Hear Cecilia's story,
as featured on KS95 For Kids.
Cecilia was diagnosed with Acute Lymphatic Leukemia (ALL) in June 2009 when she was 7 years old.
ALL is the most common form of childhood cancer, with a very high cure rate - nearly 90 percent. However, Cecilia's road was not as smooth as most of her peers who have ALL, often finding herself as the "1 out of 10" for whom the standard chemotherapy treatments weren't successful. She had to endure two rounds of chemotherapy, after the first round failed to put her leukemia into remission.
Cecilia's dad Mark was her primary caregiver during her in-patient treatment at the hospital. It was evident from the Caringbridge journal Mark kept during Cecilia's treatment that her journey was filled with anxiety and frustration - but through it all, he kept his sense of humor. He developed a great rapport with the doctors caring for Cecilia, challenging them to find better solutions for his daughter.
During her second round of chemotherapy, in the fall of 2009, Cecilia received a knitting machine to help pass the long days in the hospital. Mark thought his daughter might be working on a hat for him, but instead when he asked Cecilia who the hats were for, she said "I am making hats for the kids at the hospital that might lose their hair because of their cancer." His admiration for his daughter's strength and kindness, despite her situation continues to inspire him. In one instance, he remarked that she continues to laugh and do the things she loves, despite the intensity of her treatment, "She inspires me, makes me proud, and keeps me going."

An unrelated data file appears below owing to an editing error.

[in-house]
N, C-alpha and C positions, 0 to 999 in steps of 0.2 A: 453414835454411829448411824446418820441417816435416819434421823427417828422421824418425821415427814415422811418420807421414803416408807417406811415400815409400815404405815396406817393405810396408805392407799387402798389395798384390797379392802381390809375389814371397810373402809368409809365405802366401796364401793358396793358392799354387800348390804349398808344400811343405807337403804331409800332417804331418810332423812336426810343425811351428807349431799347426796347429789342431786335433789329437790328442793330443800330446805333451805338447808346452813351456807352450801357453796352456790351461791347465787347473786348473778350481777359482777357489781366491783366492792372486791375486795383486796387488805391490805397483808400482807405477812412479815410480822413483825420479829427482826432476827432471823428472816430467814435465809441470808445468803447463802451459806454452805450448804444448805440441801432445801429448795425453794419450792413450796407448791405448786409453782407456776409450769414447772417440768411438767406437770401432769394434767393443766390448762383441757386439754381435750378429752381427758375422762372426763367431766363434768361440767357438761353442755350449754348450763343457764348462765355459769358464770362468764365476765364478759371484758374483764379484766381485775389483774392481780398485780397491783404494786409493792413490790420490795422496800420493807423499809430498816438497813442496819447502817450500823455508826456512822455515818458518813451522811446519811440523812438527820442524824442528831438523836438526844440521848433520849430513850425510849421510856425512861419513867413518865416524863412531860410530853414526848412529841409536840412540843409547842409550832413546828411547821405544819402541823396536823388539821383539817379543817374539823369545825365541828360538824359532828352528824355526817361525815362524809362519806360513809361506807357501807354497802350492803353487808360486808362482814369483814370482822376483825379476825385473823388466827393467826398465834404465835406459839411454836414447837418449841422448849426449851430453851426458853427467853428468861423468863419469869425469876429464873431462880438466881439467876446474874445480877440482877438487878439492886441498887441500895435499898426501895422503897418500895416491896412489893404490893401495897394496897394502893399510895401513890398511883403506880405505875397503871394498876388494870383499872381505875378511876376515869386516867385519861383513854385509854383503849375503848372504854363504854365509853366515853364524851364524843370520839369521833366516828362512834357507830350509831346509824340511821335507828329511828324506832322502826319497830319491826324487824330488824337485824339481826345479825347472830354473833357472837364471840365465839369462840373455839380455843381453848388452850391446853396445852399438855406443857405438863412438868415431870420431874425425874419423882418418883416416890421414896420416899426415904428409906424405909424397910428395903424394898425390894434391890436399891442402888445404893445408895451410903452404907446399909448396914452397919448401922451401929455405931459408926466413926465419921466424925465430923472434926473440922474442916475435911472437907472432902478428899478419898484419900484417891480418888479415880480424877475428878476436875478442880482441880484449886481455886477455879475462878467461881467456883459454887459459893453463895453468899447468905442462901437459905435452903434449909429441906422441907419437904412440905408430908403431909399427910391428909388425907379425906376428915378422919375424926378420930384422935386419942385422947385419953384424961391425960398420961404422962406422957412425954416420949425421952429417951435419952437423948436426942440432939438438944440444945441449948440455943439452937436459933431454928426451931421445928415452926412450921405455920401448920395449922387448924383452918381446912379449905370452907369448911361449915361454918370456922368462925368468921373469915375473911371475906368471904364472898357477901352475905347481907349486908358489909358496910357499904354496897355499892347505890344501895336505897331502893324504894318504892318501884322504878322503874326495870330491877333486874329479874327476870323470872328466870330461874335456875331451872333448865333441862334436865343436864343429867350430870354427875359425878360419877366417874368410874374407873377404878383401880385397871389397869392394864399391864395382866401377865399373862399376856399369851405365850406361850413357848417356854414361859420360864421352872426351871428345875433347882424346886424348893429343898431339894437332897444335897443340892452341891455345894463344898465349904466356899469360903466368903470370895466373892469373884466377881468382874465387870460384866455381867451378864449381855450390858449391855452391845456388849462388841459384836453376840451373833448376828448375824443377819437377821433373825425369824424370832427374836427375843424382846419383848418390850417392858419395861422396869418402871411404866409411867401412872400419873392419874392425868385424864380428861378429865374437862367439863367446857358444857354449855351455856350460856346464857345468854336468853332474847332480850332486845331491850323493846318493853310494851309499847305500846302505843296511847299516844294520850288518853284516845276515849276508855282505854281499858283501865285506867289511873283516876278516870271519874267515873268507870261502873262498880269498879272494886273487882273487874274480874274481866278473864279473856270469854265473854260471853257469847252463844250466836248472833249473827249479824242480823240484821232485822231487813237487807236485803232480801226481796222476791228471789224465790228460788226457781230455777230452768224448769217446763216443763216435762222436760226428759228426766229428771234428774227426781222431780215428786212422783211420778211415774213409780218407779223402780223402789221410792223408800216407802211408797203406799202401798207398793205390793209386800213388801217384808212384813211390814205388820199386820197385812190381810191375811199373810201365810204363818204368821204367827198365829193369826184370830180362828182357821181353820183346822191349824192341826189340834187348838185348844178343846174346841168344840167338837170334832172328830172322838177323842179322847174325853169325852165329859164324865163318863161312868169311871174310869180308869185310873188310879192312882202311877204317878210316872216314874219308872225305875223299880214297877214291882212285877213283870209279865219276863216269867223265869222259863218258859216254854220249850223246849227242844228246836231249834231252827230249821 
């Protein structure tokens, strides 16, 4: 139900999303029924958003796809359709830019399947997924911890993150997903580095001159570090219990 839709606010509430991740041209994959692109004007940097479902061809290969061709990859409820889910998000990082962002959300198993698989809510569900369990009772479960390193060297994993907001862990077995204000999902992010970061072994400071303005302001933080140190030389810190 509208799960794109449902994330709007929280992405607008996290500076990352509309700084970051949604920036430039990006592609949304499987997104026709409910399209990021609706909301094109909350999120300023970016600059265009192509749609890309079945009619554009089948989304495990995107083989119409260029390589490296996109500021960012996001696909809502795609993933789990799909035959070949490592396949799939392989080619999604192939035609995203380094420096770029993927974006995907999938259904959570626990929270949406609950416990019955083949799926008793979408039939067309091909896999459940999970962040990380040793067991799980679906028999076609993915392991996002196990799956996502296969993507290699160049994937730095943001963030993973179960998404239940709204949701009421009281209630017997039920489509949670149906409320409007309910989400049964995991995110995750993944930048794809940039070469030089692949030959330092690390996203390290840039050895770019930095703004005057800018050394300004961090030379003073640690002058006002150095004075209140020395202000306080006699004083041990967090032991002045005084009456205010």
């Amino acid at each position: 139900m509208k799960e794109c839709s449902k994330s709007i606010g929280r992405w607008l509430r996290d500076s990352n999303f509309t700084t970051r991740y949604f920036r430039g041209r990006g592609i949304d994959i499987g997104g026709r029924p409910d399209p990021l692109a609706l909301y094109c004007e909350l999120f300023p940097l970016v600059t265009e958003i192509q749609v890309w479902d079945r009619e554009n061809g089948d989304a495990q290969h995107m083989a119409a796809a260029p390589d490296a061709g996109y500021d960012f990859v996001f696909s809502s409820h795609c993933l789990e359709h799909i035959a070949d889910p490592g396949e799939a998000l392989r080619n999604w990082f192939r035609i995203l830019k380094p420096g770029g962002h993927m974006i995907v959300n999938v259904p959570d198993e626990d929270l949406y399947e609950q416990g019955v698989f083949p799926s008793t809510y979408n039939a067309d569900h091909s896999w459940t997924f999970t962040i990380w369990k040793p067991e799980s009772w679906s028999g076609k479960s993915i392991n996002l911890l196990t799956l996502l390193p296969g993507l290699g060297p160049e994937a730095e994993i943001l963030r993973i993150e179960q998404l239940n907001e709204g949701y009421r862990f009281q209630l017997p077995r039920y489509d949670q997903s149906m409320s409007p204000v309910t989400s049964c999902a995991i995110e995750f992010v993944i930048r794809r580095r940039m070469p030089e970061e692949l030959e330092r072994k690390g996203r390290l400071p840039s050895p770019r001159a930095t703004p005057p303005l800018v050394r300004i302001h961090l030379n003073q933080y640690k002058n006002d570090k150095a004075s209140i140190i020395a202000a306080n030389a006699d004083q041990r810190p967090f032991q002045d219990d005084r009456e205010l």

When doctors told the family that a bone marrow transplant (BMT) would be her best chance for survival, they tested all of the siblings and discovered that her younger brother, Silvio, was a perfect donor match. In January of this year, Cecilia received the life-saving cells from her brother and began her long and difficult BMT journey. From kidney failure to persistant fevers to a diabetic reaction and weeks in the ICU, Cecilia has defeated each challenge she faced.
Their family life also faced challenges, with dad and Cecilia away from home, mom and grandma had to step in to help take care of Cecilia's siblings. After nearly two months in the hospital after her transplant, Mark commented, "I know the nurses better than I know my family right now." As is the case for most patients, Cecilia suffered a number of setbacks during her BMT recovery, and she continues to wear braces on her legs as she builds up her leg strength.
On August 30, Cecilia started third grade with her class - a dream come true and her return to "normal".